During the past year, most of us have struggled with anxiety or fear in one way or another. If you’re part of the happiness community, you’re probably familiar with some common tools and techniques that can help reduce stress and anxiety.
In previous blog posts, we’ve covered breathing and meditation techniques like Tonglen or Kundalini. Today it’s time to dive deep into another helpful method to feel centred and calm: tummo breathing.
Let’s start with a little background. Tummo, which is sometimes called Chandali yoga, is a Tibetan meditation technique that relies on a mix of breathing and visualization exercises. This ancient practice is mentioned in sacred texts dating back to the 8th century, where the word “tummo” means “heat”.
RELATED: Visualization meditation – how to practise it
The fact that tummo originated in Tibet isn’t a coincidence. Due to its high altitude, temperatures in the Tibetan plateau often drop below zero. You probably know how difficult it is to focus and relax when you feel cold, and this is something that Tibetan Buddhist monks had to deal with too. The practice of tummo breathing emerged in response to this challenge, as its main purpose is to awaken the body’s inner fire.
As someone who is affected by low temperatures, I was intrigued about tummo breathing. After all, if we’re able to control body temperature, we’re also able to control other biological processes that interfere with our inner peace. But is it really possible to do this?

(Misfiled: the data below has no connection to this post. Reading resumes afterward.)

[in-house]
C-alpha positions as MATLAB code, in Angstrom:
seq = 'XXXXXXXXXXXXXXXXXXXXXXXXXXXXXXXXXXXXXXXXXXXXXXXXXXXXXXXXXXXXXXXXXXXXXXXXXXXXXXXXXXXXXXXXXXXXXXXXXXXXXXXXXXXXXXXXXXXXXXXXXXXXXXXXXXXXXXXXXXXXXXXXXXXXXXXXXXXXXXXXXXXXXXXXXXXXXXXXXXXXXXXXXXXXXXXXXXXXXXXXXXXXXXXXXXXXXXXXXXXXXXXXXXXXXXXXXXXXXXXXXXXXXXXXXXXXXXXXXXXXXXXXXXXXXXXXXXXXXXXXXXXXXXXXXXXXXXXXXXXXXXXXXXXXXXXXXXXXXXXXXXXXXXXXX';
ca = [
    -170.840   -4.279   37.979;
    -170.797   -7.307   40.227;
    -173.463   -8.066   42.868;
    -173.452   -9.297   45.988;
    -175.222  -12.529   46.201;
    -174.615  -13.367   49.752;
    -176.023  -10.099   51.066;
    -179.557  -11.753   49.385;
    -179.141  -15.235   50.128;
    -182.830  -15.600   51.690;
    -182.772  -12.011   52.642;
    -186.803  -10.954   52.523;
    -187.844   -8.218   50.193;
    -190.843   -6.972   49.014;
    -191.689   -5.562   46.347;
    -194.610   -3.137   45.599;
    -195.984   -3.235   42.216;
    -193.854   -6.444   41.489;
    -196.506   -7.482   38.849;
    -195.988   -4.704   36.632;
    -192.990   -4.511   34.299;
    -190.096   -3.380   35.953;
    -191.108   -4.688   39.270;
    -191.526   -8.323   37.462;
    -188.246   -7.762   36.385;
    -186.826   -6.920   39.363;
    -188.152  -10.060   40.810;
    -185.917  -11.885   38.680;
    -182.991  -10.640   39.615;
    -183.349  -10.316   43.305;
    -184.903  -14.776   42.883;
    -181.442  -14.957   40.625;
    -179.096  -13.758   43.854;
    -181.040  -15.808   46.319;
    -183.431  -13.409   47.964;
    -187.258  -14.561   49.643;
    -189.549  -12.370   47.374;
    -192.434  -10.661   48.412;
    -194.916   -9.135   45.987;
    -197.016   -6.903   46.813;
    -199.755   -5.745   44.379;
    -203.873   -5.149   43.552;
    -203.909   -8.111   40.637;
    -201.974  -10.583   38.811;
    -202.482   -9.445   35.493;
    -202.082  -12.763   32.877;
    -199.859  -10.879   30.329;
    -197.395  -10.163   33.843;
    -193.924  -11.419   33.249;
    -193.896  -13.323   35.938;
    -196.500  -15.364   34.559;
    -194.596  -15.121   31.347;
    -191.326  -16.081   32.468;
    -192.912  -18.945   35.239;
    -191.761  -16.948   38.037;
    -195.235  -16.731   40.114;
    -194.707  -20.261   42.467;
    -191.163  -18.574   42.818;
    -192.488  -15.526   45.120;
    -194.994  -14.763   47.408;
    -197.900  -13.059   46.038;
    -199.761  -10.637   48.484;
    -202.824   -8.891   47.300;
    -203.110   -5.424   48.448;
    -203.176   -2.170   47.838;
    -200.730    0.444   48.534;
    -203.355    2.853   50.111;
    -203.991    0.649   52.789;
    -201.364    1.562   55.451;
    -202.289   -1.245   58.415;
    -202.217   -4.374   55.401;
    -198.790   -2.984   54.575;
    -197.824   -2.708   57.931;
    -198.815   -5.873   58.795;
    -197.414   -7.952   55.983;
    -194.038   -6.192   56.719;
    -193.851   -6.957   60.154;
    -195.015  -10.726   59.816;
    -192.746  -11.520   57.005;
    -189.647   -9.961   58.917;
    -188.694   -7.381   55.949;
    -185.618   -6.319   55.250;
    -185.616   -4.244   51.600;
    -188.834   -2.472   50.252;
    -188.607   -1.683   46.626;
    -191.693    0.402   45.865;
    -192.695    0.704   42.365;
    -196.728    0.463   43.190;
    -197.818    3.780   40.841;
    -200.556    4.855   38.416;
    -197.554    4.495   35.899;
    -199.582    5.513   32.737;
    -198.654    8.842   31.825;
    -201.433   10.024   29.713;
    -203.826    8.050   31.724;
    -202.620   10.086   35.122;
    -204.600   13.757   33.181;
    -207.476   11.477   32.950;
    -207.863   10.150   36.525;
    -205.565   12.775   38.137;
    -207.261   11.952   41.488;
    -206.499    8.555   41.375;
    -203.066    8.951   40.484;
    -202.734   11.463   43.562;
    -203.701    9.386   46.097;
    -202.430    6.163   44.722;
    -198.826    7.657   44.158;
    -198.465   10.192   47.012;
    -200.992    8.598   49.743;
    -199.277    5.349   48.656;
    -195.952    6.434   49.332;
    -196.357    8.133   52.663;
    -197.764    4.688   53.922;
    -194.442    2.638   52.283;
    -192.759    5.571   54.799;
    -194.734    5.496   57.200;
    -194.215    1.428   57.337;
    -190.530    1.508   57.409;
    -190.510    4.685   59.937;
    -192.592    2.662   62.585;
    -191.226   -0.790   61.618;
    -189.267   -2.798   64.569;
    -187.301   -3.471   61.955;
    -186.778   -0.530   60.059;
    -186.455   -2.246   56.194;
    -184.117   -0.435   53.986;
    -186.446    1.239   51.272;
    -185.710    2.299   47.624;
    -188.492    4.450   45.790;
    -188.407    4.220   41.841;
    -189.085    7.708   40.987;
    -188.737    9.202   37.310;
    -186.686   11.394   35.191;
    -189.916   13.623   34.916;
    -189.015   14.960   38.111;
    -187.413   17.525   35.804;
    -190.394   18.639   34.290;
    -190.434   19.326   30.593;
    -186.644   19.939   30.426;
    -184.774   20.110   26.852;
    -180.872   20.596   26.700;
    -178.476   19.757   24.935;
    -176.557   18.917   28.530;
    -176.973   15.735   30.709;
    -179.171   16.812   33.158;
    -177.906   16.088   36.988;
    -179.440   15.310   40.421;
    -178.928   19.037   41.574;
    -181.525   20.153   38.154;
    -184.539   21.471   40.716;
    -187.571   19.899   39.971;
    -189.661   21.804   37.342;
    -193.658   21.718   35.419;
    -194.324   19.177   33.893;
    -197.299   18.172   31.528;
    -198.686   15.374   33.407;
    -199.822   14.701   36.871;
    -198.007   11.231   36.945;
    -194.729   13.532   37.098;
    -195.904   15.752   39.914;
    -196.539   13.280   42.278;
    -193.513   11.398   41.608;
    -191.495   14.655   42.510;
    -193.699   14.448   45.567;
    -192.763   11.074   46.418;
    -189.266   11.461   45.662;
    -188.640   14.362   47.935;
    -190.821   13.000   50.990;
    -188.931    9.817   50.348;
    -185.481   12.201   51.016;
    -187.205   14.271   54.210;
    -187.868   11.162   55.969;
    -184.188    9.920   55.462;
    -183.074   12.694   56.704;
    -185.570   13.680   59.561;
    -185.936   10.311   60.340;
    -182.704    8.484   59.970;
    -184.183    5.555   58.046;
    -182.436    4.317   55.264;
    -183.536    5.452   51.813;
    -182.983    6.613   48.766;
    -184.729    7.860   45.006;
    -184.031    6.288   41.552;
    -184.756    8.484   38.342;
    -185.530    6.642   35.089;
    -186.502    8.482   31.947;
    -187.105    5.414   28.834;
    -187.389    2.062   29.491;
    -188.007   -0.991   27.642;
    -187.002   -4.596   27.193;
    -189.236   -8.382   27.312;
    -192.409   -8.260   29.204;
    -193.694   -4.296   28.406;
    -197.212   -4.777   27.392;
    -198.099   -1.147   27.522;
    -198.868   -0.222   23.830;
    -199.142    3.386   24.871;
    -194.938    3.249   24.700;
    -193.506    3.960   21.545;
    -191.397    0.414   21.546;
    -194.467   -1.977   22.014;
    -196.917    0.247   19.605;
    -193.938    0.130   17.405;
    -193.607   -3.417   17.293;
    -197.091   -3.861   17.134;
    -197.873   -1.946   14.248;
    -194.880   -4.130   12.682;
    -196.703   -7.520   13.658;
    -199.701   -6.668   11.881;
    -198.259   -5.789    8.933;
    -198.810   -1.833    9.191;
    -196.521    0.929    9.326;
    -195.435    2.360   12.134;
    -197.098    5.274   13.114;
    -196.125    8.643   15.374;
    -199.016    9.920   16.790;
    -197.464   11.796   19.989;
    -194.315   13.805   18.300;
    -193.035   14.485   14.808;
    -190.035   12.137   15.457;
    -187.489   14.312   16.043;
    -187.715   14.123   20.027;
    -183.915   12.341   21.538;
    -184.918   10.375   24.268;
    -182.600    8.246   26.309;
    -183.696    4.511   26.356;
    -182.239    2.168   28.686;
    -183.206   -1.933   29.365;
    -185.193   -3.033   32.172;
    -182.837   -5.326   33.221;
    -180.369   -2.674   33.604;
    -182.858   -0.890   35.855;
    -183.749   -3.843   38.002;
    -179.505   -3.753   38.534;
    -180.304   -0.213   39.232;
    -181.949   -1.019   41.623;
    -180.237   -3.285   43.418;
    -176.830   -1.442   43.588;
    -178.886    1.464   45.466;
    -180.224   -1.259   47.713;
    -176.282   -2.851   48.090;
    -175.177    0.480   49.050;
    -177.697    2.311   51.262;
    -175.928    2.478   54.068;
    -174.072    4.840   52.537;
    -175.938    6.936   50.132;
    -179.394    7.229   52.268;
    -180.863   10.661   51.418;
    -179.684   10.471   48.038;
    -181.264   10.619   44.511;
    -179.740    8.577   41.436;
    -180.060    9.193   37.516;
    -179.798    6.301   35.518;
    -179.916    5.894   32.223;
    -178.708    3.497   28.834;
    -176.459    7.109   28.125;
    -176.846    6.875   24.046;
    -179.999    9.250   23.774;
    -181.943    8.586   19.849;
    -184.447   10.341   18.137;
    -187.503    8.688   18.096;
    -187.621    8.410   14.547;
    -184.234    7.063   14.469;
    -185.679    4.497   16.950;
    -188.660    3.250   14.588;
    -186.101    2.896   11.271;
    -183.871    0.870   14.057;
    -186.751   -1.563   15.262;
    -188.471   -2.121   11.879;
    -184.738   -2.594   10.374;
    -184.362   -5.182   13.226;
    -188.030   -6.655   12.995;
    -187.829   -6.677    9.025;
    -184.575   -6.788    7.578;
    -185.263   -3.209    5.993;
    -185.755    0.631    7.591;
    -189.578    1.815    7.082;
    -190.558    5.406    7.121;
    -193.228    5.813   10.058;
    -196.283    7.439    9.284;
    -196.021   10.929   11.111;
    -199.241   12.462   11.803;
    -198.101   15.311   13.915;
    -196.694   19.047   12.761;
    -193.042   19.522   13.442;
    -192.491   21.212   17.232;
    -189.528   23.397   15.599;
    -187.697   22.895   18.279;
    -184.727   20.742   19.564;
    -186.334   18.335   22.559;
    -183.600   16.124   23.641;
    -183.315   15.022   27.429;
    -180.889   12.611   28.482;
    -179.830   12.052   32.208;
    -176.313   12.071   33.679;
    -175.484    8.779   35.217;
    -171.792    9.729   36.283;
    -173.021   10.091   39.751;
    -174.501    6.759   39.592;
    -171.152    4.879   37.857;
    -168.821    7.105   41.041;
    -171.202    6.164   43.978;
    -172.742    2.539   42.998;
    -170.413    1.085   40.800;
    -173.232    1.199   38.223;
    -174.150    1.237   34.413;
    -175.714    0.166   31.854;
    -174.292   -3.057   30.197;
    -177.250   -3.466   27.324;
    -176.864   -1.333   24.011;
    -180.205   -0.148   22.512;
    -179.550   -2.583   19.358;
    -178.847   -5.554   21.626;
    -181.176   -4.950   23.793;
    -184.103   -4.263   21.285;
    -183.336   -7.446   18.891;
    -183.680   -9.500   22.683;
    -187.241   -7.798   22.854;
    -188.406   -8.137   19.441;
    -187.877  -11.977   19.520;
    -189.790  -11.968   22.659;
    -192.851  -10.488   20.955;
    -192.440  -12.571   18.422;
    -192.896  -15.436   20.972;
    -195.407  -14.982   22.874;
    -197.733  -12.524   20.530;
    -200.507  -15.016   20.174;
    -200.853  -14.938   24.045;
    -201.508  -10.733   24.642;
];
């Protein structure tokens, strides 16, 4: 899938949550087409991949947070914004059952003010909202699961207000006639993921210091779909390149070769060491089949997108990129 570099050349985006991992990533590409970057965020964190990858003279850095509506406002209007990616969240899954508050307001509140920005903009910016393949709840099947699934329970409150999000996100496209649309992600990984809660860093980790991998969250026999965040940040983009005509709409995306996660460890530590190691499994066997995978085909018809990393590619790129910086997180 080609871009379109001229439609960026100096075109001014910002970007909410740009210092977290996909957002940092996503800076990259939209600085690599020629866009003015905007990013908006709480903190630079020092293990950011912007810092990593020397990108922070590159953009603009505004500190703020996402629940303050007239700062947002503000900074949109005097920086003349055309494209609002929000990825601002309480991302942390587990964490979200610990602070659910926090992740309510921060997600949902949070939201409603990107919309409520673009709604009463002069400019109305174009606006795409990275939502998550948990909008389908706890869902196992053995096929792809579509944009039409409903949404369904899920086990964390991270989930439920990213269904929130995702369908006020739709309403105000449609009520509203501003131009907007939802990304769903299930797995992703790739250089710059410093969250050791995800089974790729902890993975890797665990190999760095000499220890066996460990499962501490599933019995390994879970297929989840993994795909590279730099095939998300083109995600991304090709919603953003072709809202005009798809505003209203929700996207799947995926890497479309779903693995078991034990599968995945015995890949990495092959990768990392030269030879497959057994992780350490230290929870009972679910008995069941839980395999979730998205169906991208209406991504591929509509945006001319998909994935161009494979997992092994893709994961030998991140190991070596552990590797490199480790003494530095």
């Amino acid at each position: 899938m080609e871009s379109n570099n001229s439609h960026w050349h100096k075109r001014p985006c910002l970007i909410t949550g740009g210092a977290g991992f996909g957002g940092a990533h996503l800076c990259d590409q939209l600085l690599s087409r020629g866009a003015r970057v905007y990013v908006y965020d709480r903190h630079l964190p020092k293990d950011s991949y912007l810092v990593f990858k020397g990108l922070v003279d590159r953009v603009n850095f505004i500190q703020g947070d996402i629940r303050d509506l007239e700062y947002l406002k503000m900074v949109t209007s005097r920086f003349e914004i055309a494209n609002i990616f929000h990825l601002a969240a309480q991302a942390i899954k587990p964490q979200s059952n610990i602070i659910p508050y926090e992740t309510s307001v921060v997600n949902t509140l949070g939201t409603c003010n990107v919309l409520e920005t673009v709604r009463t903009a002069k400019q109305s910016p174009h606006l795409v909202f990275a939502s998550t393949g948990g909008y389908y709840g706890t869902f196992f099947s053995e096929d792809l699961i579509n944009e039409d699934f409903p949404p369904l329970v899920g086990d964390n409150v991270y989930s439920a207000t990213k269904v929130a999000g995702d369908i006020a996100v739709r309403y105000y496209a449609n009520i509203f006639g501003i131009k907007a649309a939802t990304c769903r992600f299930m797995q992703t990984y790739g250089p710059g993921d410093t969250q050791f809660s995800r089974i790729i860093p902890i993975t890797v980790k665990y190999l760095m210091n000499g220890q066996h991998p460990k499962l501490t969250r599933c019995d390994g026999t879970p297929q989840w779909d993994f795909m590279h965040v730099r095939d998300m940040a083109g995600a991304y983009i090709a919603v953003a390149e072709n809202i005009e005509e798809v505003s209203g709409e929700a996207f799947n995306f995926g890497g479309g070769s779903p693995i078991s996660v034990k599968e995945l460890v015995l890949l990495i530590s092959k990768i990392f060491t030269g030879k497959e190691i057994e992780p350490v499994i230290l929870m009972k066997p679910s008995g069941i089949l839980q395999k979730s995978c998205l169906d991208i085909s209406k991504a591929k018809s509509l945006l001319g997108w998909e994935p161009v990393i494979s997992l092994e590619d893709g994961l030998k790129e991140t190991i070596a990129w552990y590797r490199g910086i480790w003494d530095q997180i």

Tummo breathing originates from Tibetan monks
When I was researching this piece, I came across a study that confirms how tummo is able to do what it claims. The study in question was conducted by researchers from Harvard University who had met the Dalai Lama during his visit to the United States. Throughout the 1980s, researchers visited remote Buddhist monasteries in Tibet and northern India. Incredibly, they found that monks who practised tummo breathing could raise the temperature of their skin – by up to seven degrees.
This feat is even more astonishing when we consider the conditions under which these monks meditated. According to the study, they only wore basic woollen robes and slept outdoors directly on rocks, with no mattress or insulation other than their clothes. Overnight, temperatures dropped to up to -17C and the monks slept without so much as a shiver.
Another study went even further by wrapping freezing-cold and wet sheets around the monks’ shoulders while their meditated. The results were the same: not even a shiver. Later on, magnetic resonance studies found that during meditation, the monks had an unusual blood flow in the brain area and they hypothesized that this allowed the brain to take over body functions like temperature and metabolism.
“Monks who practised tummo breathing could raise the temperature of their skin – by up to seven degrees.”
These findings point at the many uses of tummo breathing, even if we’re not Tibetan monks. One of the leading researchers in the studies stated that tummo can deepen the connection between mind and body, and give us better tools to treat stress-related conditions, including high blood pressure, depression, insomnia and anxiety.